Every part of the health care system is important and plays a vital role in the care and healing of millions of Ontarians. The emergency departments across this province are among the most visible parts. Ranging in size from a handful of beds in a remote Ontario community to huge multi-site technology-laden centers in urban settings, they serve as critical points of care at some of the most life-threatening moments in our lives and those of our loved ones. For this reason our expectations are great for emergency departments, and they serve as a touchstone and a promise of ‘care when you need it.’

Emergency departments are also a critical barometer of the functioning of the health care system. Some have called them the ‘canary in the coalmine.’ They often serve as the intersection point of numerous health sectors and play a key role in helping patients navigate the system. When emergency departments are not working well the ripples can be felt throughout the system. Similarly, as a physician who has worked in more than a dozen emergency departments across the province, I can attest that when other parts of the system are functioning poorly or there are major health crises (such as flu outbreaks and large traumas) the impact on the emergency department is quickly felt. 

That is why this report is so important.

It’s of some comfort to learn, as this report shows, that patients are spending less time in Ontario’s emergency departments and seeing emergency doctors more quickly than in previous years. Strategies and innovations locally and at the system level have stimulated substantial improvements in hospital emergency departments.

But it’s not all good news. Too many seriously ill patients have to wait more than three hours to see an emergency doctor. And too many admitted patients have to wait more than a day lying on a stretcher in an emergency department cubicle, or in a hallway, waiting for an inpatient bed to become available. Many would say even one patient is too many to be waiting in a hallway for so long.

Patients who live in urban areas, where emergency departments are more crowded, are the ones most affected by lengthy waits for care. These patients spend almost 50% longer in emergency and wait more time to see a doctor than people in rural areas.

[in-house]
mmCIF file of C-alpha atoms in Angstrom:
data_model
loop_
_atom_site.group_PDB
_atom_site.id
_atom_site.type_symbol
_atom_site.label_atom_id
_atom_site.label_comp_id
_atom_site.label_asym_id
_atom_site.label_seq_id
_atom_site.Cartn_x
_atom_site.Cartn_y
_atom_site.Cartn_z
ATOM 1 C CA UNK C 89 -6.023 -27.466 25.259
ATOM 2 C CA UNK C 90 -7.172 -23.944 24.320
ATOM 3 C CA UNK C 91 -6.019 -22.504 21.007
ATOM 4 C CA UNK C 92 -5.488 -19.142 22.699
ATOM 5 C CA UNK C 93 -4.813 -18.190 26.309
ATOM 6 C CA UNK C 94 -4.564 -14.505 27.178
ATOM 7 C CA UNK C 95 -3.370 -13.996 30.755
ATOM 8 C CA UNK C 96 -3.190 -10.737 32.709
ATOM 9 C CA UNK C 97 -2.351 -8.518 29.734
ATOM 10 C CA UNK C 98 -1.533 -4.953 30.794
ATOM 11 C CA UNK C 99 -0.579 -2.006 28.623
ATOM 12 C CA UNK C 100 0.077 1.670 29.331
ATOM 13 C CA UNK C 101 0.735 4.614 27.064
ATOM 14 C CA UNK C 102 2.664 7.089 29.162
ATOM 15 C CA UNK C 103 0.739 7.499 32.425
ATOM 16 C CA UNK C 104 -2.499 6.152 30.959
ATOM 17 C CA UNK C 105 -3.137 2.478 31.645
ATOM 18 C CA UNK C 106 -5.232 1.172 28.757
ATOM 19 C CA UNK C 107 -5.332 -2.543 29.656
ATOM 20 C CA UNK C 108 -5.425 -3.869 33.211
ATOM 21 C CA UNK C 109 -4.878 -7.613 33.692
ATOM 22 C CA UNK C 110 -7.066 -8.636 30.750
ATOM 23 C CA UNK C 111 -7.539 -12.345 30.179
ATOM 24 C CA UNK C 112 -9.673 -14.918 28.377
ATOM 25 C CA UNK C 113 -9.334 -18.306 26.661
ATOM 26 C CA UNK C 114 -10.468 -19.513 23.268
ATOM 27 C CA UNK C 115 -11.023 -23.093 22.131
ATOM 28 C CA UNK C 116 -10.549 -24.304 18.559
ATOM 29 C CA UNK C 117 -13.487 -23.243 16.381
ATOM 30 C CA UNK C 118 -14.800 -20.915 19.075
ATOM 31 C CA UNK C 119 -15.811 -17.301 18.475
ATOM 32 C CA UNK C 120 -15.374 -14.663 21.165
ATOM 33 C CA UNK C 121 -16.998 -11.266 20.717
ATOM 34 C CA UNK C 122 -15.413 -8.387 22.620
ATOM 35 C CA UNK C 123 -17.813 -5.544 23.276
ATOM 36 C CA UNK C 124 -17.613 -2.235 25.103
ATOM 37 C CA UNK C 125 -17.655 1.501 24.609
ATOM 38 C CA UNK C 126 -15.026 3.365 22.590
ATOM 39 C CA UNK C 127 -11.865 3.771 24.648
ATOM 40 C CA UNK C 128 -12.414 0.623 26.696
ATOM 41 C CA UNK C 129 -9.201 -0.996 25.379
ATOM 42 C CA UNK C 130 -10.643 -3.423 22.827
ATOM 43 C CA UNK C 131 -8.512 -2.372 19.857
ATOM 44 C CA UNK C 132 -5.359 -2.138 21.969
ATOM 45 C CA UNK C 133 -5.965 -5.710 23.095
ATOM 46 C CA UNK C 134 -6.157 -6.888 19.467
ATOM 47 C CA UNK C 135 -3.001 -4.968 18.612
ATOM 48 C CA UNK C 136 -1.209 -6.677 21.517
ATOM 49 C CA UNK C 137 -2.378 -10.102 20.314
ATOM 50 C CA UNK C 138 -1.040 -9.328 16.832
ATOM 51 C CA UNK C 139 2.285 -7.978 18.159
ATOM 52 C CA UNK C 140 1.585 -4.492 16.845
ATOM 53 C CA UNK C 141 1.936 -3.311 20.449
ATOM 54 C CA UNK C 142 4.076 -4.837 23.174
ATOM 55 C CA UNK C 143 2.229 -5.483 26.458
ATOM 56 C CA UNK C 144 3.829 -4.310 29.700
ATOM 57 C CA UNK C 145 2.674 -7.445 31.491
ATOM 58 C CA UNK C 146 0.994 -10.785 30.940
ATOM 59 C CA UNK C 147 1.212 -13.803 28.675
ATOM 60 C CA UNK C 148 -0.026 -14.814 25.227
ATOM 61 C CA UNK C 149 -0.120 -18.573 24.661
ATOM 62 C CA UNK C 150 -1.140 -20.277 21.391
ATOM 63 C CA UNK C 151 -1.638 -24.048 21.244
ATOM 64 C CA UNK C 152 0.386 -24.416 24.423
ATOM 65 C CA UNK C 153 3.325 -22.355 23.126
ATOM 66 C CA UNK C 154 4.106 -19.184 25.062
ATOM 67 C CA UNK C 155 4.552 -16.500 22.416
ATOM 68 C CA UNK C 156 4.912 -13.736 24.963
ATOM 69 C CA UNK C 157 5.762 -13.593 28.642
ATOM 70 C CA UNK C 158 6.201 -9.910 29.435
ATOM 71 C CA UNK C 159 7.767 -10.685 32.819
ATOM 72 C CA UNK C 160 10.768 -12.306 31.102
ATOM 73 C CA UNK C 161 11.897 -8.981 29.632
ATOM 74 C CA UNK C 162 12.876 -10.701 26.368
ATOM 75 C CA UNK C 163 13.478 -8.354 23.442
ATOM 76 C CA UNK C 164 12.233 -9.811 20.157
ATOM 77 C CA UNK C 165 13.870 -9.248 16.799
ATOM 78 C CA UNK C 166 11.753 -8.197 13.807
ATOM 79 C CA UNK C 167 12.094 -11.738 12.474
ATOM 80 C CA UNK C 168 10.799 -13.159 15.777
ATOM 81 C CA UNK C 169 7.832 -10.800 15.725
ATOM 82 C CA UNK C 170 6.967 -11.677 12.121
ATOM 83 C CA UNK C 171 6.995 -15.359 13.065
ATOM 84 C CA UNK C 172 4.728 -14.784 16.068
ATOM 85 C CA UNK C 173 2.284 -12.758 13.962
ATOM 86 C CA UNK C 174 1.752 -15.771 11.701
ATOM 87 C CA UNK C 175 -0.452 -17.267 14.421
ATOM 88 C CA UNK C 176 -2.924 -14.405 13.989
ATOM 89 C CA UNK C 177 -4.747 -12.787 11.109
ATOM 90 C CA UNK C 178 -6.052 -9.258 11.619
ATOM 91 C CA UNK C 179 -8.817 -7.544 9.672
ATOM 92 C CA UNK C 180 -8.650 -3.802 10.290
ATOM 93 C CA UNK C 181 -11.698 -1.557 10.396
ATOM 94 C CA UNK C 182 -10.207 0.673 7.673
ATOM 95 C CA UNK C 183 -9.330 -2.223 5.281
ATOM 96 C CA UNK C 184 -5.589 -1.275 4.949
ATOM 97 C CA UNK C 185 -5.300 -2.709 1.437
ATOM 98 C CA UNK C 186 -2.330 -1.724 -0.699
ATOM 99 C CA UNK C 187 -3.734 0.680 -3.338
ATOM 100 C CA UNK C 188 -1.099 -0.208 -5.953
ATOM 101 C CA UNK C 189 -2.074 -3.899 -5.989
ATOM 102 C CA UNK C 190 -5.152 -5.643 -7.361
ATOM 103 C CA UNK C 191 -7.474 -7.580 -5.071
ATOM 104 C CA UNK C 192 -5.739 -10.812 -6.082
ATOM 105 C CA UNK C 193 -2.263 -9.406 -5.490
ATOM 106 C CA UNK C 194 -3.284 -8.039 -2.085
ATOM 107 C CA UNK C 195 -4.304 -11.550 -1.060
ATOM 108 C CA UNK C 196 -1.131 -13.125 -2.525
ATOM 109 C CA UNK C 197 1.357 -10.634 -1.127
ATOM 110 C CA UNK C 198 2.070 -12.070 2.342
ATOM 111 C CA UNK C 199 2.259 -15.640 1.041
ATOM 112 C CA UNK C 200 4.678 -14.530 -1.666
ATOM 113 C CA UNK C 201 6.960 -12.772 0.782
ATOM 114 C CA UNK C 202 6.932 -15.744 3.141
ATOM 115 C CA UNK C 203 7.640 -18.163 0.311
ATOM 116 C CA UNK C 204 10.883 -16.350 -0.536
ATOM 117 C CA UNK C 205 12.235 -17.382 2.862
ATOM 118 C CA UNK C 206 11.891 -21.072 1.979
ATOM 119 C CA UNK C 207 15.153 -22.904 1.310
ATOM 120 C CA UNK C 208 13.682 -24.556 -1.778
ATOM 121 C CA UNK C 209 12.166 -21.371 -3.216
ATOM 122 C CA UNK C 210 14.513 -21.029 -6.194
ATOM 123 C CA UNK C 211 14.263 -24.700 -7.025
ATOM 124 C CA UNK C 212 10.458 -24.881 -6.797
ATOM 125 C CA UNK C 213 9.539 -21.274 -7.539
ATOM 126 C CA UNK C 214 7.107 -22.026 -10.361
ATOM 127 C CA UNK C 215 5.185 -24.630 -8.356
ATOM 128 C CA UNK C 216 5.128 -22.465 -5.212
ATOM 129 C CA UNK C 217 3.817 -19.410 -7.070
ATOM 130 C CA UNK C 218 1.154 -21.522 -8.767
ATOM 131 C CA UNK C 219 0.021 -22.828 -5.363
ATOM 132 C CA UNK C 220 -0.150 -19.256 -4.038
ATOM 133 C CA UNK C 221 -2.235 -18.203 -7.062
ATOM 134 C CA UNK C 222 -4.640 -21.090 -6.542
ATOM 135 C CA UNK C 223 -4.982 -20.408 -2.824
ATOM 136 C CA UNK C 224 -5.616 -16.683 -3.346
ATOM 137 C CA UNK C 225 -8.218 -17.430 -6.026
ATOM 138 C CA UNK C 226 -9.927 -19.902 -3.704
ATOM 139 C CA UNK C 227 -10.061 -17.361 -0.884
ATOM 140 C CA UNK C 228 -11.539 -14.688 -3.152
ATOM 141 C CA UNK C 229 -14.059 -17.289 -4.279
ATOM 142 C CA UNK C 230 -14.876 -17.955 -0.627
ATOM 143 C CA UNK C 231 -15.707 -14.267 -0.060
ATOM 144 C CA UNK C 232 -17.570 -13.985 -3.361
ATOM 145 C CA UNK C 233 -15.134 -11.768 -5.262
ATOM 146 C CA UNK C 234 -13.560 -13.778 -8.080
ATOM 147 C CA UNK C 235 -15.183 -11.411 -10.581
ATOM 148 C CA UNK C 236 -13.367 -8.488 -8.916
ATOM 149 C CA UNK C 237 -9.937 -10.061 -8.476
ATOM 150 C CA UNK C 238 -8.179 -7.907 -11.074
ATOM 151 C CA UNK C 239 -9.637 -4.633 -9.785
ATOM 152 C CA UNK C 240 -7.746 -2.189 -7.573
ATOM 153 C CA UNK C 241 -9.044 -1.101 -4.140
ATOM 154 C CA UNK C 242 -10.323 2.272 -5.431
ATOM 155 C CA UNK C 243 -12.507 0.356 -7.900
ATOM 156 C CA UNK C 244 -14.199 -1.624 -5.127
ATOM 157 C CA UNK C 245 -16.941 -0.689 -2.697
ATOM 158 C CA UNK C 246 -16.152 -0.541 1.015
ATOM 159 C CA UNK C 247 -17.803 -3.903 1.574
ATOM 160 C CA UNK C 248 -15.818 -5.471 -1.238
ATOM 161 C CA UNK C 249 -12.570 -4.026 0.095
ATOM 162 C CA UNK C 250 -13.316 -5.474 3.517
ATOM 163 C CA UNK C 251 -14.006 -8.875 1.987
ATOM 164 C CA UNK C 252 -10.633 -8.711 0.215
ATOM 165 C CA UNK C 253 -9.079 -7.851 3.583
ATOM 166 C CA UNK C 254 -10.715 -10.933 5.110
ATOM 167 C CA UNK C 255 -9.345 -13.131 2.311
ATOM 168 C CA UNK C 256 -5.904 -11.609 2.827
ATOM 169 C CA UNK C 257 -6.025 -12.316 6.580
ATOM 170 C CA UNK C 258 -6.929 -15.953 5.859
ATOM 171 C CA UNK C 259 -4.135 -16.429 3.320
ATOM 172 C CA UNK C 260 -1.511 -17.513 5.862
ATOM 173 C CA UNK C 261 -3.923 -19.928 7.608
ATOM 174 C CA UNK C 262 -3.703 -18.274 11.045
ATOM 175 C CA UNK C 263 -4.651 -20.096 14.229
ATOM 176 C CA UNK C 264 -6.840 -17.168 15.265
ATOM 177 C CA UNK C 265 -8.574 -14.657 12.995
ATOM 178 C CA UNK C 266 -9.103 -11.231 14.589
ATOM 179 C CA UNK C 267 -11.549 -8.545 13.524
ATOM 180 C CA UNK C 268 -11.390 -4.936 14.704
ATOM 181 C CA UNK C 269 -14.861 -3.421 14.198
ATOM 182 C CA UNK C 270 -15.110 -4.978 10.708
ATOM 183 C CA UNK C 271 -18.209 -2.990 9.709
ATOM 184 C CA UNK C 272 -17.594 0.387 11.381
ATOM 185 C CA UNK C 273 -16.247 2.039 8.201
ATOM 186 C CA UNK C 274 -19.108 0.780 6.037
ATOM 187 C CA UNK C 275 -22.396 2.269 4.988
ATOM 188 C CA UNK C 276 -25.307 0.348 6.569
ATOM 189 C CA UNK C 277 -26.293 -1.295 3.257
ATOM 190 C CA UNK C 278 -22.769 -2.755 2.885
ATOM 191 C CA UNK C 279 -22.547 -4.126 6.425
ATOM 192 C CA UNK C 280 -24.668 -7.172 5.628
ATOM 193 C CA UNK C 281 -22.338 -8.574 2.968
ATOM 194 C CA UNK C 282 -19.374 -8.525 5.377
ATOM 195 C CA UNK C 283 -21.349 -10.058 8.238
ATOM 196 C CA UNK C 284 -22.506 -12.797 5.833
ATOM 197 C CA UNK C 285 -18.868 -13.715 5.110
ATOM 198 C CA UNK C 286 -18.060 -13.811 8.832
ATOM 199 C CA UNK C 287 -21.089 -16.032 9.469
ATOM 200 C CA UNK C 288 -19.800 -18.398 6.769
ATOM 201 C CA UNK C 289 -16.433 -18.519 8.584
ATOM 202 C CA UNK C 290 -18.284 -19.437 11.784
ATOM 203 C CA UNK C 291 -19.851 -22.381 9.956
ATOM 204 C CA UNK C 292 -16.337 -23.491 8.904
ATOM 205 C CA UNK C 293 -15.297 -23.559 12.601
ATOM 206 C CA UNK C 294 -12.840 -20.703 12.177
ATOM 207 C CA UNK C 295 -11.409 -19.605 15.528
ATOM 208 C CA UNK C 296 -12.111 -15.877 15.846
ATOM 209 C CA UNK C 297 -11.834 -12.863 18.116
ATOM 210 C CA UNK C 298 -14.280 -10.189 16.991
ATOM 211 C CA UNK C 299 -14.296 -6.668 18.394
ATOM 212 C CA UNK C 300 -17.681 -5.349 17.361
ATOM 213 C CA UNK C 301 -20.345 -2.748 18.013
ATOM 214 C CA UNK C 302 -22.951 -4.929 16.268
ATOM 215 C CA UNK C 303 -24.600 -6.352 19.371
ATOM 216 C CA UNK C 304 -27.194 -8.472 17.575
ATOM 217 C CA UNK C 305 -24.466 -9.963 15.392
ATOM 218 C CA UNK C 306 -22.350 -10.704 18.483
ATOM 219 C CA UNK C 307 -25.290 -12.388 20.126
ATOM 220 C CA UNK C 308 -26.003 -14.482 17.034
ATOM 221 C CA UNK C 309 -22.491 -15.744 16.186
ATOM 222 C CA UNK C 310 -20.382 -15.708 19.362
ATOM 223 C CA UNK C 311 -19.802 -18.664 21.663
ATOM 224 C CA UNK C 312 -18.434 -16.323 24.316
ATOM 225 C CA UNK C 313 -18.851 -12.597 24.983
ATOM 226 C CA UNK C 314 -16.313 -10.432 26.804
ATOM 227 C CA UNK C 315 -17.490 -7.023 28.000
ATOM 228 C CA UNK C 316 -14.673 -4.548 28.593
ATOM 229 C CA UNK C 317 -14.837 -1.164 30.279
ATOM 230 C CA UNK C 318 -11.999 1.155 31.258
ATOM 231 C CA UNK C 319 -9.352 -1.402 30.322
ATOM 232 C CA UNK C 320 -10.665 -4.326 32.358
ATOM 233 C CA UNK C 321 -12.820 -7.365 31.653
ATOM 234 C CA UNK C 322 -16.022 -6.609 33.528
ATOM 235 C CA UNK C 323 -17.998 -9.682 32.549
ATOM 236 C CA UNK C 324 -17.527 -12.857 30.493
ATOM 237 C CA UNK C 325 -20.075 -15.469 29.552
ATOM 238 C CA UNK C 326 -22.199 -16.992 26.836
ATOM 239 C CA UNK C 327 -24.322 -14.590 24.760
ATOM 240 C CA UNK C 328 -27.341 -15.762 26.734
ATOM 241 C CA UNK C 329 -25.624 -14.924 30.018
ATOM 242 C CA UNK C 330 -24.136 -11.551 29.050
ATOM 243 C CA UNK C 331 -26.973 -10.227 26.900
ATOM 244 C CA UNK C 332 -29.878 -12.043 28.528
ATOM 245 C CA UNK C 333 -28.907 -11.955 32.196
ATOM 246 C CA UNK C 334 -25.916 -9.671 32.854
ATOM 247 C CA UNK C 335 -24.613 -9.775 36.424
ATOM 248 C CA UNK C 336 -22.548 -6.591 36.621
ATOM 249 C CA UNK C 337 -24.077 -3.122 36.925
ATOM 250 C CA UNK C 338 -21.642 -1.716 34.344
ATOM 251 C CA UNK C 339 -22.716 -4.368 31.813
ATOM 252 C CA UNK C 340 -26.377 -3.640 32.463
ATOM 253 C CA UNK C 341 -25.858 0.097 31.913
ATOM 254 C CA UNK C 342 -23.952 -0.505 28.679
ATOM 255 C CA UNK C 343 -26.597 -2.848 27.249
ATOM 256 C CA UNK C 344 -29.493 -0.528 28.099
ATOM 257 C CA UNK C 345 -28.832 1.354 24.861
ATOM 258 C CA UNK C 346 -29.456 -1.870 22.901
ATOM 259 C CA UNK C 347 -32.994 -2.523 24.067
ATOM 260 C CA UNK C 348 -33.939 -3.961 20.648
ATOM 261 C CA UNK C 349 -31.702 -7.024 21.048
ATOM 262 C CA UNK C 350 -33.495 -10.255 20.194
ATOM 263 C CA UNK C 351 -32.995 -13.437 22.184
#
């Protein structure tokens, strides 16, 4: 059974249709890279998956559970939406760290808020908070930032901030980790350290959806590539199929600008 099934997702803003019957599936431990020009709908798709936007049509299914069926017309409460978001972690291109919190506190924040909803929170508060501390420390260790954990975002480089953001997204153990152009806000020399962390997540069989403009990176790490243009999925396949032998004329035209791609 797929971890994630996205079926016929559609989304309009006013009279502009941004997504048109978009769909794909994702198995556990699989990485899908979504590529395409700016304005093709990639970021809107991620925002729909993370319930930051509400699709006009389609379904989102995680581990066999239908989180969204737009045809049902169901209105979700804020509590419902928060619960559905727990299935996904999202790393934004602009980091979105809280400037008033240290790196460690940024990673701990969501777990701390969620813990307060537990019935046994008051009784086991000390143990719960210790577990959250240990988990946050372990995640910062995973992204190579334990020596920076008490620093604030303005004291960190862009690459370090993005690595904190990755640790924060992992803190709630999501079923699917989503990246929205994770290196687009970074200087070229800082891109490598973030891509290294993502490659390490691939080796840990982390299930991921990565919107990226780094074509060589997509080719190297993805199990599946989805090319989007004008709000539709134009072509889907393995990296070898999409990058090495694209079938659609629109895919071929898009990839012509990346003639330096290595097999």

In an effort to keep people healthy and to divert less-seriously ill people away from emergency departments, numerous efforts have been made to strengthen primary care and home care over the last decade, thus providing alternatives to emergency department care.

Yet the flow of patients into hospital emergency departments continues unabated at a time when many are stretched to capacity. Over the period covered by our report there has been a 13% increase in patient visits.

Patients are already lying in hallways and being seen by doctors in waiting rooms. Under current conditions, the ability of Ontario’s emergency departments to care properly for patients could be seriously compromised by an occurrence as predictable as a bad flu season or as unpredictable as a SARS outbreak or a major weather event.

The pressure on emergency departments is not going to ease anytime soon. The province’s population is projected to grow by 30% over the next 25 years. The number of people aged 65 and older – who tend to require more complex emergency care – is expected to more than double over the next 25 years.

Inside emergency departments, the search for new and better ways of doing things continues, but some of the solutions need to be found elsewhere in the health system, starting with better capacity planning within and across hospitals. Beyond this, in the community, sustained focus on issues such as coordination of care, access and equity will be necessary to help maintain people’s health and minimize their need for emergency care.

Let’s celebrate the good news about how emergency departments have ably managed with the challenges they have faced, and commend the hard work done by so many people to achieve the improvements made so far. But considering the challenges that remain, the hard work is only beginning.



Dr. Joshua Tepper
President and CEO

Health Quality Ontario